TD Ameritrade recently disclosed a security breach that revealed its customers email and home addresses as well as information about their account activity. Now it seems that the company knew about the data breach back in May—because its customers sued to stop it. From the AP:
Ameritrade has known about the problem at least since late May when two of its customers sued the brokerage in federal court because they were receiving unwanted e-mail ads on accounts used only for Ameritrade.
The data on Ameritrade’s servers may have been vulnerable for an extended period of time dating back at least to last October, according to the lawsuit filed by lawyer Scott A. Kamber. The company said Friday the problem had recently been fixed.
The plaintiffs in the lawsuit had wanted the court to order Ameritrade to tell its customers about the data problem, but Ameritrade issued its release before a hearing could be held. The plaintiffs are also seeking damages and are trying to qualify as a class-action lawsuit.
“They preferred putting out a press release with their own language in it rather than have the court order them to put out a release with our language,” Kamber said.
Ameritrade officials did not immediately respond to a message left Friday afternoon with questions about the lawsuit.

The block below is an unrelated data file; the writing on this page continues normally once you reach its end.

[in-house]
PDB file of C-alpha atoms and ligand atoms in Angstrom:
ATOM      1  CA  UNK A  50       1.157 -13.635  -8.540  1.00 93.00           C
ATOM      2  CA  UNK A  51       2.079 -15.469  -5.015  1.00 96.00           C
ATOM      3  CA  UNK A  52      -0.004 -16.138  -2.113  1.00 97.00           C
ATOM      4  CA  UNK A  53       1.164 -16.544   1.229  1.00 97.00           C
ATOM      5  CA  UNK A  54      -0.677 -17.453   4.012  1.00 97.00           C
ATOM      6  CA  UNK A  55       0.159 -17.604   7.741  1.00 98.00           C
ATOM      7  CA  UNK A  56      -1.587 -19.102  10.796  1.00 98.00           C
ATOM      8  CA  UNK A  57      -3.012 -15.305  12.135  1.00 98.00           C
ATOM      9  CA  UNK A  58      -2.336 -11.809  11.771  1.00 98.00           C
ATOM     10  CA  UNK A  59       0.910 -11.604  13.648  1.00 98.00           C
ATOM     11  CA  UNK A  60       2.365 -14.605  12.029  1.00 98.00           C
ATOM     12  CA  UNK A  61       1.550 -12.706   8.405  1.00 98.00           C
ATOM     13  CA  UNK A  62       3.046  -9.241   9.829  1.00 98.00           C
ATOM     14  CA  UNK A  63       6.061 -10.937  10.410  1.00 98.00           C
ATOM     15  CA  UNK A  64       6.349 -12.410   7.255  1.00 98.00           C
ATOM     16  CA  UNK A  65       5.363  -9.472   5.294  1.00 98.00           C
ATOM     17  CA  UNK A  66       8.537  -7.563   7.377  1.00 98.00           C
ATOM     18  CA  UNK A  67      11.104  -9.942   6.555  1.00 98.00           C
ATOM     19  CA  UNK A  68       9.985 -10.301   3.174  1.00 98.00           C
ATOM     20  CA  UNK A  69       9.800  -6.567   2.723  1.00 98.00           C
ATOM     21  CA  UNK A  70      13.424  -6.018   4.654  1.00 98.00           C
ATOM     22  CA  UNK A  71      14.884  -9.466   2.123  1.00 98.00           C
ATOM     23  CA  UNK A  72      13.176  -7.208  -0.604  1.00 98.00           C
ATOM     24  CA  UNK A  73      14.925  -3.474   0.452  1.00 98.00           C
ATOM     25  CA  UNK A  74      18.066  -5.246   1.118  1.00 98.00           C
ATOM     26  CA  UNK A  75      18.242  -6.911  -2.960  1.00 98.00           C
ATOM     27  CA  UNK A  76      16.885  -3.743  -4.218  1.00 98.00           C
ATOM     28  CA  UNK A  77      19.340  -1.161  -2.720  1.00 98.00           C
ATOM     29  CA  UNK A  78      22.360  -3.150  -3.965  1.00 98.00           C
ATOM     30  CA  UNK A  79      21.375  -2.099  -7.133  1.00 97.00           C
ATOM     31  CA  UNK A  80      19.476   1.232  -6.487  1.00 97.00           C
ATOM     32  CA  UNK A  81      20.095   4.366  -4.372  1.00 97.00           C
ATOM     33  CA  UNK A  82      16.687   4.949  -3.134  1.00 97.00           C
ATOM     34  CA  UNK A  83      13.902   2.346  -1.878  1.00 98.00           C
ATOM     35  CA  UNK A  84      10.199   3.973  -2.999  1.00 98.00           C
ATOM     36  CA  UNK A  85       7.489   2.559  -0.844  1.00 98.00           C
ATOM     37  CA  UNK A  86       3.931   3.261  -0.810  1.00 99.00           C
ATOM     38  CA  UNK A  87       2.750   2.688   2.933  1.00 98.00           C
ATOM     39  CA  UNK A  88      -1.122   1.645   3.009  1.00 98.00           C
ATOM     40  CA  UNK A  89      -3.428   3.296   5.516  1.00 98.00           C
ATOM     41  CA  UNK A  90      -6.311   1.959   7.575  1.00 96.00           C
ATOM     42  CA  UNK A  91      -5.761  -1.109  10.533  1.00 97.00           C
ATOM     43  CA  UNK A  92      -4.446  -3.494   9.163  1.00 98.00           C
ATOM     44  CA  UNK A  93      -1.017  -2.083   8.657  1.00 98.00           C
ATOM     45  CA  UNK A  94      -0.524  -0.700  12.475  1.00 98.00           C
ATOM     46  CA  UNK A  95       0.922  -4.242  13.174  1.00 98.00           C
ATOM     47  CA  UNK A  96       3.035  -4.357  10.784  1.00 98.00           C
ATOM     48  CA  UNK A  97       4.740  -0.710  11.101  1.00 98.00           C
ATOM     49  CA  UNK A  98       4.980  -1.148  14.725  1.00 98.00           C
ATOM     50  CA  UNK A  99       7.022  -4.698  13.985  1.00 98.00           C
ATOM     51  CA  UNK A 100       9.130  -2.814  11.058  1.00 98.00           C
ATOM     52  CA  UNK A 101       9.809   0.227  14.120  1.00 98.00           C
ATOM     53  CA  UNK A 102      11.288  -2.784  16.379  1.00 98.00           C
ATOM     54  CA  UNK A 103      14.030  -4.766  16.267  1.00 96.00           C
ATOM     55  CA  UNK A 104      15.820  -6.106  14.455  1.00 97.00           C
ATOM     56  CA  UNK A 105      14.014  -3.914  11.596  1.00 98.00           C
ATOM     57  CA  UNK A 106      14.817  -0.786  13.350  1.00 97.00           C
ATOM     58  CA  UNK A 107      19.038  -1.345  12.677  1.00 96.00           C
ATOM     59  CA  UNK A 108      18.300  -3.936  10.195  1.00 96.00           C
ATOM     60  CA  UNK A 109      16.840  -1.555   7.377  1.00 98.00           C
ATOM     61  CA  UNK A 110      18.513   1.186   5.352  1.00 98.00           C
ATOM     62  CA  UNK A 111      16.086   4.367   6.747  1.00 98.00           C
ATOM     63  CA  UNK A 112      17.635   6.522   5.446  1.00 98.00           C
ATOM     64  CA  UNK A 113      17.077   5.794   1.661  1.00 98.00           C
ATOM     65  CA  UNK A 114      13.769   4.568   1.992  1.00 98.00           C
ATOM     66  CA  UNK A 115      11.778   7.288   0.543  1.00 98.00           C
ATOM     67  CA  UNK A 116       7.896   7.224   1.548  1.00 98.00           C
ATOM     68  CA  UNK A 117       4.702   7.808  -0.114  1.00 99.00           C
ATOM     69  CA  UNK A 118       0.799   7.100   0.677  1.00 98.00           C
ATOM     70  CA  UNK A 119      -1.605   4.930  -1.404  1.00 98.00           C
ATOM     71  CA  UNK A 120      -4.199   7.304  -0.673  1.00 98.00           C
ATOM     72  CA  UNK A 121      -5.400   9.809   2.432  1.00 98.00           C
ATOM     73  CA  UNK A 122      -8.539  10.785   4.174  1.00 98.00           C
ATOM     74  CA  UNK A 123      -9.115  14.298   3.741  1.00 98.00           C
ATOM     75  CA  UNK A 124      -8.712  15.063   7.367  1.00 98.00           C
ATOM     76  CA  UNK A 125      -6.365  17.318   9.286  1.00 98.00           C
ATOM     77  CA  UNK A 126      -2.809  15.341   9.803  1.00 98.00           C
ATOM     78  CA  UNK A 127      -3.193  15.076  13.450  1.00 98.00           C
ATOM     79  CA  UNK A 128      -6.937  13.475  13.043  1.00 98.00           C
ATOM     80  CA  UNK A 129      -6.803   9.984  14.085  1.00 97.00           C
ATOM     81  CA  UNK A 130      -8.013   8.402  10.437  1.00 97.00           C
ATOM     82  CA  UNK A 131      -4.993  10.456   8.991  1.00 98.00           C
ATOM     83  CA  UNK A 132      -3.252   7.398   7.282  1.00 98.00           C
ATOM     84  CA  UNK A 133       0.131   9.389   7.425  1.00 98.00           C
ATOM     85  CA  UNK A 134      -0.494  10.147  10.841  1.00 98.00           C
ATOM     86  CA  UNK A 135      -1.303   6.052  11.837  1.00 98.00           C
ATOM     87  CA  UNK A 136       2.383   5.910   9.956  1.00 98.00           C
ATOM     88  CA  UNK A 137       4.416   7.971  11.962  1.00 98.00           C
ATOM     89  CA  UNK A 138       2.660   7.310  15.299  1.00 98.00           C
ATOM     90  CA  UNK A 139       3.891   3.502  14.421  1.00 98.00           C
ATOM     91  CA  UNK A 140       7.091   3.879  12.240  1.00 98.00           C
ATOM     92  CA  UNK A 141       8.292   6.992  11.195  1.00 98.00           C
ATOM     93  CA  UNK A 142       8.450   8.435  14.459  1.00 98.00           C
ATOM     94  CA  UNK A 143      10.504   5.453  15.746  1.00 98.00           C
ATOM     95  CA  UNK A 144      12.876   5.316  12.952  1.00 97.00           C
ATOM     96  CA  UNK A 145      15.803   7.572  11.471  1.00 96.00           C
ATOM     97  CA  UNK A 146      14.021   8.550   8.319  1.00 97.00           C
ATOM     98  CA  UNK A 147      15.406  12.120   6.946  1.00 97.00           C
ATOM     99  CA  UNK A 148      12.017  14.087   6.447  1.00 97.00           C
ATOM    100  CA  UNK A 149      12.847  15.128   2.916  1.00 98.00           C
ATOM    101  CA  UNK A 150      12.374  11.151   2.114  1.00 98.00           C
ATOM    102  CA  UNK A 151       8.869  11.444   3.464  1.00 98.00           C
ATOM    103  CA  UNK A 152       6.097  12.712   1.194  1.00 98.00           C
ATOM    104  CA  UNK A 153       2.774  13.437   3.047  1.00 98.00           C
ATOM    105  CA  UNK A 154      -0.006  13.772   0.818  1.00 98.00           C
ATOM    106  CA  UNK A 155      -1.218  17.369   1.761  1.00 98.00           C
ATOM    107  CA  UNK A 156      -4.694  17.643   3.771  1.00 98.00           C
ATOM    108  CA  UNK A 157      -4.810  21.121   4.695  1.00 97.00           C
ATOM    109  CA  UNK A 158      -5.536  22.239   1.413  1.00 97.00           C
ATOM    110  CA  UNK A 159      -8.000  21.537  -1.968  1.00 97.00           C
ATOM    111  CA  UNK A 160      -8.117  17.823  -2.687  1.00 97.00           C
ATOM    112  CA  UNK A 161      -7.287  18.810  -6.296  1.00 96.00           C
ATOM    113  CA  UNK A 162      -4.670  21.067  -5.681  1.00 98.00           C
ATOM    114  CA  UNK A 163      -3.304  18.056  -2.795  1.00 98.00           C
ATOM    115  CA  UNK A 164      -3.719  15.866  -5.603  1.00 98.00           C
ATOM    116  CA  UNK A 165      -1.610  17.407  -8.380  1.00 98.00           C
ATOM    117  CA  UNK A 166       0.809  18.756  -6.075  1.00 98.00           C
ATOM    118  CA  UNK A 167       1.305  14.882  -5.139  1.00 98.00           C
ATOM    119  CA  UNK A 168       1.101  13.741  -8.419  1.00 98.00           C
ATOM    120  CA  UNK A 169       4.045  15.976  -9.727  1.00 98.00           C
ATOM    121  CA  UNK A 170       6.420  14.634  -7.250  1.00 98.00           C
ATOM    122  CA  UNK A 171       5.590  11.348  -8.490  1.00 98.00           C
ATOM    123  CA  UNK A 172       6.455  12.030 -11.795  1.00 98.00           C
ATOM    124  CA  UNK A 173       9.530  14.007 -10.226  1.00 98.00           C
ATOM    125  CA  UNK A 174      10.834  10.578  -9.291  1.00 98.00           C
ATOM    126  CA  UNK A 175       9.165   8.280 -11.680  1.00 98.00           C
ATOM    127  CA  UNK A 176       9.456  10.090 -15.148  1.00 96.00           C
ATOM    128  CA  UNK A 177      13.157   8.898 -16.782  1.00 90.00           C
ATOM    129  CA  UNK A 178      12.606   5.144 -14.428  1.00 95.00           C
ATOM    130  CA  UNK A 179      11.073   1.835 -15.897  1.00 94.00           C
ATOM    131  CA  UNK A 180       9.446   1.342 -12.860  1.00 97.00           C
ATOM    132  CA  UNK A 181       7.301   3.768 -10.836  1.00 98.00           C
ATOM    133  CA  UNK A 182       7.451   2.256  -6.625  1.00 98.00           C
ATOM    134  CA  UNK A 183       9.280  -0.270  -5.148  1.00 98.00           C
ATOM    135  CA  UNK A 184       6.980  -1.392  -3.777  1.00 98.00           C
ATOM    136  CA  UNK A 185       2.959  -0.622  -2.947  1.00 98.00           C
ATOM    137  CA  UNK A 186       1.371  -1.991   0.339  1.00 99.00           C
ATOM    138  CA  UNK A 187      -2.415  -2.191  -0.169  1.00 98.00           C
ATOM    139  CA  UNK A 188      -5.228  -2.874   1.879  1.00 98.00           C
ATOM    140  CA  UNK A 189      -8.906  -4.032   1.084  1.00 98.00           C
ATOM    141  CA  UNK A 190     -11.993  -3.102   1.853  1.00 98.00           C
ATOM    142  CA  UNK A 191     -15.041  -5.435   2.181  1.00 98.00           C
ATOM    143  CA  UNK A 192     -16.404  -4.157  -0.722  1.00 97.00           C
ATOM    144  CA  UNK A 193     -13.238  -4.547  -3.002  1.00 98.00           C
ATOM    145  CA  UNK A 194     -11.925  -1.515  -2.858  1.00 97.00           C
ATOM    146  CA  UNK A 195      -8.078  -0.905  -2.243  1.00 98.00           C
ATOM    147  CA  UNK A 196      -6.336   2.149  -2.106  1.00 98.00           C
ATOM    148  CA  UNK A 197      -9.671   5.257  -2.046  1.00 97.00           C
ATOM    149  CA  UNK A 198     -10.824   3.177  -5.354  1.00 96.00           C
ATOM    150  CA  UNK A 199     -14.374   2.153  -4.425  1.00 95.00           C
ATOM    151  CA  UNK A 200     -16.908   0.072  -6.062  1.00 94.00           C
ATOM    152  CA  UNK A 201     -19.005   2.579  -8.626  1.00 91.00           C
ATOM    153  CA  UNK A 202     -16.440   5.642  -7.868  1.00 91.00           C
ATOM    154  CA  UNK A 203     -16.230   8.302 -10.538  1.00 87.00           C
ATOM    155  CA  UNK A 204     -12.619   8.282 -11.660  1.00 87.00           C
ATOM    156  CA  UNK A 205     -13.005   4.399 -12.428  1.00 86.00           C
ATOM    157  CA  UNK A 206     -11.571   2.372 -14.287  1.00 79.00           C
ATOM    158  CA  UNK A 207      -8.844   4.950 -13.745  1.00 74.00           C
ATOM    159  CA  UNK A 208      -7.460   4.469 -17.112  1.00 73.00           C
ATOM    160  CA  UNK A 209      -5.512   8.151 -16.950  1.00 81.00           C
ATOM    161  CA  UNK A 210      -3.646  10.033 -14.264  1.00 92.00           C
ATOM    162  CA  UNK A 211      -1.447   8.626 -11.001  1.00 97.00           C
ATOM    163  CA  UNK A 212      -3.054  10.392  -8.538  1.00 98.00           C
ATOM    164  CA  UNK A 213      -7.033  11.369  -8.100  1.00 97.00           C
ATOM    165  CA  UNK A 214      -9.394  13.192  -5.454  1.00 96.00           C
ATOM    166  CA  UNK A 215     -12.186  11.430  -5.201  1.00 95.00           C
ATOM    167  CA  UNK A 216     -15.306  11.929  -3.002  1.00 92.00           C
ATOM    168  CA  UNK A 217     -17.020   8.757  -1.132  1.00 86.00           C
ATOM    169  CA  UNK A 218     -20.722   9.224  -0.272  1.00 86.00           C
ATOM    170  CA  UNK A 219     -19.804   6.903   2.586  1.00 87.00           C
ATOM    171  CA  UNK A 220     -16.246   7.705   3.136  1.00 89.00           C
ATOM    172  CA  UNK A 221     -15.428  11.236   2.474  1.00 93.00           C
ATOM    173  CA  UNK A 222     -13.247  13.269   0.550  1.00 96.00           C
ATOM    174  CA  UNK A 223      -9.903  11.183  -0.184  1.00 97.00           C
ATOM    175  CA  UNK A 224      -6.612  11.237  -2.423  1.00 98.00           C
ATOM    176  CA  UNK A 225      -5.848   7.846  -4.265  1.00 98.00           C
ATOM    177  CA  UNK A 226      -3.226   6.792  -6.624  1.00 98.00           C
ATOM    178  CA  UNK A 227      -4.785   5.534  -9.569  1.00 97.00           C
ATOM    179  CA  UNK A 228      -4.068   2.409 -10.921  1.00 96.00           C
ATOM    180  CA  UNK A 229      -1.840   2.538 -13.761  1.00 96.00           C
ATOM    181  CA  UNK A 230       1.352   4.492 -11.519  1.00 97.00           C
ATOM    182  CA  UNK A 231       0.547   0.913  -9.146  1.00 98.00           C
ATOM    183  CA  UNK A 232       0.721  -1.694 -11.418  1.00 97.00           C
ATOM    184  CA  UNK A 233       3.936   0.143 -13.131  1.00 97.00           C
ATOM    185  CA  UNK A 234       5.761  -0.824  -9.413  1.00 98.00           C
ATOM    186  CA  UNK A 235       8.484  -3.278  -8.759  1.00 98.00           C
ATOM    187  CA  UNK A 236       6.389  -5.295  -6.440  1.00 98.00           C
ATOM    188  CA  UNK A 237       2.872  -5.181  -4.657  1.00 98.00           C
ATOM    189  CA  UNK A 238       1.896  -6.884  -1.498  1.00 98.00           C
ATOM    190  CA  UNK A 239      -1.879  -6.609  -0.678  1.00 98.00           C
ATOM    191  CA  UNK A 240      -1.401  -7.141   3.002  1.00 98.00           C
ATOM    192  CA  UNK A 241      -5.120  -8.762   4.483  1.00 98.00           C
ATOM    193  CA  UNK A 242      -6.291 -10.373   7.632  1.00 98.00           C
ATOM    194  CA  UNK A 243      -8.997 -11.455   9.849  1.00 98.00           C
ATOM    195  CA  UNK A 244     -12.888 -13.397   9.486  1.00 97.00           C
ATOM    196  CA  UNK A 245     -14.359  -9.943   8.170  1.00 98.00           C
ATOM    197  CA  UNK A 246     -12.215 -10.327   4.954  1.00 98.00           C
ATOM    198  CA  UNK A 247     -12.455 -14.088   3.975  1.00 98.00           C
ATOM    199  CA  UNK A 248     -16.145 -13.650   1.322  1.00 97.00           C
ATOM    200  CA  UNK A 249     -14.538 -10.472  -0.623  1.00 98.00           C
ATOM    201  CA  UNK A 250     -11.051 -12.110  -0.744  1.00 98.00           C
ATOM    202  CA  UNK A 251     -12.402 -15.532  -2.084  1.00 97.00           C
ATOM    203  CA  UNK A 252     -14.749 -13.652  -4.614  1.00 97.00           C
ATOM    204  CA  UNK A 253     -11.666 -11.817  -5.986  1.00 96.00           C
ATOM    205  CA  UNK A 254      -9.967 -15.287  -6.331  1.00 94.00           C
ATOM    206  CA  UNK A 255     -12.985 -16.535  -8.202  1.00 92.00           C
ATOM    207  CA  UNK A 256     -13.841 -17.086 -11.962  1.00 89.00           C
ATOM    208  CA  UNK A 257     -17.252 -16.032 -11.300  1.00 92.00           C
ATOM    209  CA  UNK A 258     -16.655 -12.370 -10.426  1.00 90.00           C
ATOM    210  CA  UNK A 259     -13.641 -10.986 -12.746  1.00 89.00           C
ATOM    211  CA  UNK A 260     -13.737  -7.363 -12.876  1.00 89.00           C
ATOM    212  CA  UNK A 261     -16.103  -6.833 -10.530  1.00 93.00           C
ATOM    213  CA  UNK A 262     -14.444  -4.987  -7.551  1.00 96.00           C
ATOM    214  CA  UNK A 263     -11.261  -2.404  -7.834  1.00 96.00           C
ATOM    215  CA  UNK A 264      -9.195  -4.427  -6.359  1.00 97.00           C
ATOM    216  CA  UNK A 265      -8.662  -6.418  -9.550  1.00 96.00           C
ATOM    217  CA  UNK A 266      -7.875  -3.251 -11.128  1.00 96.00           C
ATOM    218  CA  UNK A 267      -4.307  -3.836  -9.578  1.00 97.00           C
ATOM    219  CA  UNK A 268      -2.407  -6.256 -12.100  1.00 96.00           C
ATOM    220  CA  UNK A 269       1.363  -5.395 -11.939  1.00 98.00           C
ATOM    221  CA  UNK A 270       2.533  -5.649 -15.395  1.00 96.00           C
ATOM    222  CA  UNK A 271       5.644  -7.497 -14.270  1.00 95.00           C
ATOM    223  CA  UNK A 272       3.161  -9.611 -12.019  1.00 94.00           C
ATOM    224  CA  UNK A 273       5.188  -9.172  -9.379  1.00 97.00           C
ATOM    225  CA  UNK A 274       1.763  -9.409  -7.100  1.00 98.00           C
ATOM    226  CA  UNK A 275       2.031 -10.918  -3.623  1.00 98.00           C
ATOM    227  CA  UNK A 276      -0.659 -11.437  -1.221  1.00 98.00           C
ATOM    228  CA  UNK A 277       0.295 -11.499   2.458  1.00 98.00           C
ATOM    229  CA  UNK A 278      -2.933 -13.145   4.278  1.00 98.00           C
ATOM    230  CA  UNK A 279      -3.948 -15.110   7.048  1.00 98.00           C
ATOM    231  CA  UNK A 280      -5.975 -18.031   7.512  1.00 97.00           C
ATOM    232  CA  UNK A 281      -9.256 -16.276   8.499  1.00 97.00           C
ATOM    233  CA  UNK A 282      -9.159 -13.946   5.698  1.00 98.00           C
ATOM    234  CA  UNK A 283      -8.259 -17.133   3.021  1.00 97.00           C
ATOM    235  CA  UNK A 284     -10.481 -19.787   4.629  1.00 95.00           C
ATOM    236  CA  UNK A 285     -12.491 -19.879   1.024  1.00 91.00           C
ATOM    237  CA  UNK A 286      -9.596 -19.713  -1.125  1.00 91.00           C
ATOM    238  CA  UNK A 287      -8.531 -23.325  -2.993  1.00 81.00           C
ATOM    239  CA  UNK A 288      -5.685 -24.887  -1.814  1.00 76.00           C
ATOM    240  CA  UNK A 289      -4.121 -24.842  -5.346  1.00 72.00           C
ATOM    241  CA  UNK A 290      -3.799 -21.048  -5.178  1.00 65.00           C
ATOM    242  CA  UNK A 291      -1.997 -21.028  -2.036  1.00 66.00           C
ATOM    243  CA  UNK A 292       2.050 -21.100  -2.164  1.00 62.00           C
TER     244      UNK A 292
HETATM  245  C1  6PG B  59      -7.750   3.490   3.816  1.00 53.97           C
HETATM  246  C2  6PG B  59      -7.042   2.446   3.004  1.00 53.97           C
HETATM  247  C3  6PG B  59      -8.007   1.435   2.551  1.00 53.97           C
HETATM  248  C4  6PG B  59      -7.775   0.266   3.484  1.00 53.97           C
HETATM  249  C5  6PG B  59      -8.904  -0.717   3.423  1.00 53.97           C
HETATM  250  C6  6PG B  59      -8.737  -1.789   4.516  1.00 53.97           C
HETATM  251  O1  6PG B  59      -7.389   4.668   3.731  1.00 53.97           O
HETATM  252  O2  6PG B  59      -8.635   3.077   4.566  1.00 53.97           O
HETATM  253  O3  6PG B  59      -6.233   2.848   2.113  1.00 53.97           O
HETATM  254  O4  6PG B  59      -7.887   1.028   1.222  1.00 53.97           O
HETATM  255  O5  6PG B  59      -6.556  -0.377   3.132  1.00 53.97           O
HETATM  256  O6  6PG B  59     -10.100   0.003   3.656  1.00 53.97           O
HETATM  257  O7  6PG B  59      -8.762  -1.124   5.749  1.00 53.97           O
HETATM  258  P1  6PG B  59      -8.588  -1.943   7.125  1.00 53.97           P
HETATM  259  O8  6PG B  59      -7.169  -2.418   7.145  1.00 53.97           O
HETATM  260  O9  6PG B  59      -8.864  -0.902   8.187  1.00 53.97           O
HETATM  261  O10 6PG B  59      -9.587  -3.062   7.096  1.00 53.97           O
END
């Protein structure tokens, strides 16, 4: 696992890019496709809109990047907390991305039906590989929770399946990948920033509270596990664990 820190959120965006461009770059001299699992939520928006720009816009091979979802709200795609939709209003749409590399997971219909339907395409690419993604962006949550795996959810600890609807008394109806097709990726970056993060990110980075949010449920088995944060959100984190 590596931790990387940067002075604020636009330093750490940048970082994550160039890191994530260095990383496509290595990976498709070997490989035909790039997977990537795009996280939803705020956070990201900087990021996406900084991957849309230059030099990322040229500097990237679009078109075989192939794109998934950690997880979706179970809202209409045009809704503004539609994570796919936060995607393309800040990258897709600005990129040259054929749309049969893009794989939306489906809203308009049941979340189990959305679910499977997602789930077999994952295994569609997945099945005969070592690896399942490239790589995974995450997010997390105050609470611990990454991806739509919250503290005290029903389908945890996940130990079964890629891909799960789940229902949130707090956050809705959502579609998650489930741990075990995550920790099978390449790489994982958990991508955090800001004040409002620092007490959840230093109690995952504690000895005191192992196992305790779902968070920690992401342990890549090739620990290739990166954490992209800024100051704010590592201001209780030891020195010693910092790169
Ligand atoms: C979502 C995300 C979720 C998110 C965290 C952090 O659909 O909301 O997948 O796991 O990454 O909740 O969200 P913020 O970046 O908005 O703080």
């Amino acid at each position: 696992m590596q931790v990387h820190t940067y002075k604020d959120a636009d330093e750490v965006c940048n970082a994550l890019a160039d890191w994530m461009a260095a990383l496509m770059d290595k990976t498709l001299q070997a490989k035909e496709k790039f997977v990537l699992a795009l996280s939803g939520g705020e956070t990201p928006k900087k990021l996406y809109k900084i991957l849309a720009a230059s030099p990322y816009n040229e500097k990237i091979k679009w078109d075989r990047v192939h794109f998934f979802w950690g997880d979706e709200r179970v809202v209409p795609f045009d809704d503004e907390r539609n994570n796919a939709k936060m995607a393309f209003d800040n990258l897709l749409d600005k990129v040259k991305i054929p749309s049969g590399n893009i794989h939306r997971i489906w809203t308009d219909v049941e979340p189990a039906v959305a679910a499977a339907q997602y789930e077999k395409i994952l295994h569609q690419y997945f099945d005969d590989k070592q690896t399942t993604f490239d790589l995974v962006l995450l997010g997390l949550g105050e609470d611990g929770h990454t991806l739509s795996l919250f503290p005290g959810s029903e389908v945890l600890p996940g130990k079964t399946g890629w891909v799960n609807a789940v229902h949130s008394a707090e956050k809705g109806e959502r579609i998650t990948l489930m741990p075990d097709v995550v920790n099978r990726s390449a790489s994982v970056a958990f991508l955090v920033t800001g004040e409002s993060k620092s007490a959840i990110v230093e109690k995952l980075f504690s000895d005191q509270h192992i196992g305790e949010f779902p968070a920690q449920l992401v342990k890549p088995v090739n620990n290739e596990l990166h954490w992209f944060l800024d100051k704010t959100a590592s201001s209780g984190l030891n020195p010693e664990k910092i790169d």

Earlier in the day, Ameritrade spokeswoman Kim Hillyer said the company discovered the breach in its system during a routine review of complaints about e-mail ads.
“As soon as we found the issue and were able to stop it, we made plans to notify clients,” Hillyer said.
Ameritrade’s “routine review” apparently sort of sucks because BoingBoing knew about the data breach back in June. From BoingBoing (June 4, 2007):
“On April 14, 2007, I signed up for an AmeriTrade account using an e-mail address consisting of 16 random alphanumeric characters, which I never gave to anyone else. On May 15, I started receiving pump-and-dump stock spams sent to that e-mail address.
I was hardly the first person to discover that this happens. Almost all of the top hits in a Google search for “ameritrade spam” (search without the quotes) are from people with the same story: they used a unique address for each service that they sign up with, so they could tell if any company ever leaked their address to a spammer, and the address they gave to AmeriTrade started getting stock spam. “
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